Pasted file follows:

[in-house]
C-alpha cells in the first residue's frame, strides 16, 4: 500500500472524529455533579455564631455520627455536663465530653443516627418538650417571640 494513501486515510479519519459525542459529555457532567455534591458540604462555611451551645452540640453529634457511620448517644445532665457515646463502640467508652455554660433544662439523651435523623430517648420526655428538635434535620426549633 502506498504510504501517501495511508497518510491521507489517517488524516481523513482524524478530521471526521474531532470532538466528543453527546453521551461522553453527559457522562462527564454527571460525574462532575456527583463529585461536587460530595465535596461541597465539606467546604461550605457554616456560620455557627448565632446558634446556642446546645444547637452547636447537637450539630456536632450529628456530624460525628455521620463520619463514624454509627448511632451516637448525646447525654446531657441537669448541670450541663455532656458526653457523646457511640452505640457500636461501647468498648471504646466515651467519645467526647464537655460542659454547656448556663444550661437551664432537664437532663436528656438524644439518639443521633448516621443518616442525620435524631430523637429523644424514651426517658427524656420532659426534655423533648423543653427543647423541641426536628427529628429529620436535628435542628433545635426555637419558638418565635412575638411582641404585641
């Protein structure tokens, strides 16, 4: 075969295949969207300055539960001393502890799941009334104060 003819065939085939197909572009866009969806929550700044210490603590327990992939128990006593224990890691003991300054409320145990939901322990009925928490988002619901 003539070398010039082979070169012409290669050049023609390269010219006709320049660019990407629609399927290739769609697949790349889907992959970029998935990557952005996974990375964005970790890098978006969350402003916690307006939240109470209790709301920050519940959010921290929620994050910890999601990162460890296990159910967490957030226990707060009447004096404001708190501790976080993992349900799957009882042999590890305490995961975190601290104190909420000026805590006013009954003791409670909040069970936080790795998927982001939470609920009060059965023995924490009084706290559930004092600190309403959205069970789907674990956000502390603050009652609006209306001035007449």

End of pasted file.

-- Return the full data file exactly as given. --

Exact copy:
[in-house]
C-alpha cells in the first residue's frame, strides 16, 4: 500500500472524529455533579455564631455520627455536663465530653443516627418538650417571640 494513501486515510479519519459525542459529555457532567455534591458540604462555611451551645452540640453529634457511620448517644445532665457515646463502640467508652455554660433544662439523651435523623430517648420526655428538635434535620426549633 502506498504510504501517501495511508497518510491521507489517517488524516481523513482524524478530521471526521474531532470532538466528543453527546453521551461522553453527559457522562462527564454527571460525574462532575456527583463529585461536587460530595465535596461541597465539606467546604461550605457554616456560620455557627448565632446558634446556642446546645444547637452547636447537637450539630456536632450529628456530624460525628455521620463520619463514624454509627448511632451516637448525646447525654446531657441537669448541670450541663455532656458526653457523646457511640452505640457500636461501647468498648471504646466515651467519645467526647464537655460542659454547656448556663444550661437551664432537664437532663436528656438524644439518639443521633448516621443518616442525620435524631430523637429523644424514651426517658427524656420532659426534655423533648423543653427543647423541641426536628427529628429529620436535628435542628433545635426555637419558638418565635412575638411582641404585641
């Protein structure tokens, strides 16, 4: 075969295949969207300055539960001393502890799941009334104060 003819065939085939197909572009866009969806929550700044210490603590327990992939128990006593224990890691003991300054409320145990939901322990009925928490988002619901 003539070398010039082979070169012409290669050049023609390269010219006709320049660019990407629609399927290739769609697949790349889907992959970029998935990557952005996974990375964005970790890098978006969350402003916690307006939240109470209790709301920050519940959010921290929620994050910890999601990162460890296990159910967490957030226990707060009447004096404001708190501790976080993992349900799957009882042999590890305490995961975190601290104190909420000026805590006013009954003791409670909040069970936080790795998927982001939470609920009060059965023995924490009084706290559930004092600190309403959205069970789907674990956000502390603050009652609006209306001035007449």